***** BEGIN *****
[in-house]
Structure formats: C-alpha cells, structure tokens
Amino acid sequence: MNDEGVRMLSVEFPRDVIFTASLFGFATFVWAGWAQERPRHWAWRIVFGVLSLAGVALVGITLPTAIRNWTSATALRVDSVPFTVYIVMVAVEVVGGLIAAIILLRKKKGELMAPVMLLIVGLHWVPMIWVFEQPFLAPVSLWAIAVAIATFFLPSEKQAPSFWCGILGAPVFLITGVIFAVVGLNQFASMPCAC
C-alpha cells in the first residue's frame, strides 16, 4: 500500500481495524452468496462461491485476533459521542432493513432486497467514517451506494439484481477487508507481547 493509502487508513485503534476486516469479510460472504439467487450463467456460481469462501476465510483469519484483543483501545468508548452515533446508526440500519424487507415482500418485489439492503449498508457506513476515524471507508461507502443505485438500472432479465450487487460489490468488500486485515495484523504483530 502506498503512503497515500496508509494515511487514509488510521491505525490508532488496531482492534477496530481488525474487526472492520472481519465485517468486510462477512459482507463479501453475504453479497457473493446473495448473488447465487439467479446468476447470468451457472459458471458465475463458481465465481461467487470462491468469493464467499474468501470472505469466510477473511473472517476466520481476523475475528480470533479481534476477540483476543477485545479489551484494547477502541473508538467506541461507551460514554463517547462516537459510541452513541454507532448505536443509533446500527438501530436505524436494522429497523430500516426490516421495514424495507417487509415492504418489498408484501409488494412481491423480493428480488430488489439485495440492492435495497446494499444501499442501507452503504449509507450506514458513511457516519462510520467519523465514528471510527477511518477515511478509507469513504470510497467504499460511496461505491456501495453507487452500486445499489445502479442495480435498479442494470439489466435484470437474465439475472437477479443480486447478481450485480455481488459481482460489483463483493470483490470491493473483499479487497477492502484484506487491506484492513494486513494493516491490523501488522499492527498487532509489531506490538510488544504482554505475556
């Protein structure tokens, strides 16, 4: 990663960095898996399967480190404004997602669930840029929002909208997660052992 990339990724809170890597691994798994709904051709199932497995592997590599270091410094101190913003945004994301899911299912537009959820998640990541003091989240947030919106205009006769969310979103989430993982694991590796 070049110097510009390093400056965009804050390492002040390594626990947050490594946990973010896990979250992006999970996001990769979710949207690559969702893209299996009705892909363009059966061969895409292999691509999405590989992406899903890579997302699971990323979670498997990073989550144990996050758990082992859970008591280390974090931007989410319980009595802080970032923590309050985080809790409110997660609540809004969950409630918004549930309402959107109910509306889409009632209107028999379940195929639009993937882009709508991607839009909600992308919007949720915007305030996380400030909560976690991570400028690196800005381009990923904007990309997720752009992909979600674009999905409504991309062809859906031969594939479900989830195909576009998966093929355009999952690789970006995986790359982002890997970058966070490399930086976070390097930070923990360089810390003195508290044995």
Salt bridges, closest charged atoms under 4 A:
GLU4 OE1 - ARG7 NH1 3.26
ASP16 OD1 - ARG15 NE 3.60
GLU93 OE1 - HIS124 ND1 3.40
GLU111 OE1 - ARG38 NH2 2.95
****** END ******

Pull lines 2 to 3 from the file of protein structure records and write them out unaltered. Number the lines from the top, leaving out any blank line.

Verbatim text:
Structure formats: C-alpha cells, structure tokens
Amino acid sequence: MNDEGVRMLSVEFPRDVIFTASLFGFATFVWAGWAQERPRHWAWRIVFGVLSLAGVALVGITLPTAIRNWTSATALRVDSVPFTVYIVMVAVEVVGGLIAAIILLRKKKGELMAPVMLLIVGLHWVPMIWVFEQPFLAPVSLWAIAVAIATFFLPSEKQAPSFWCGILGAPVFLITGVIFAVVGLNQFASMPCAC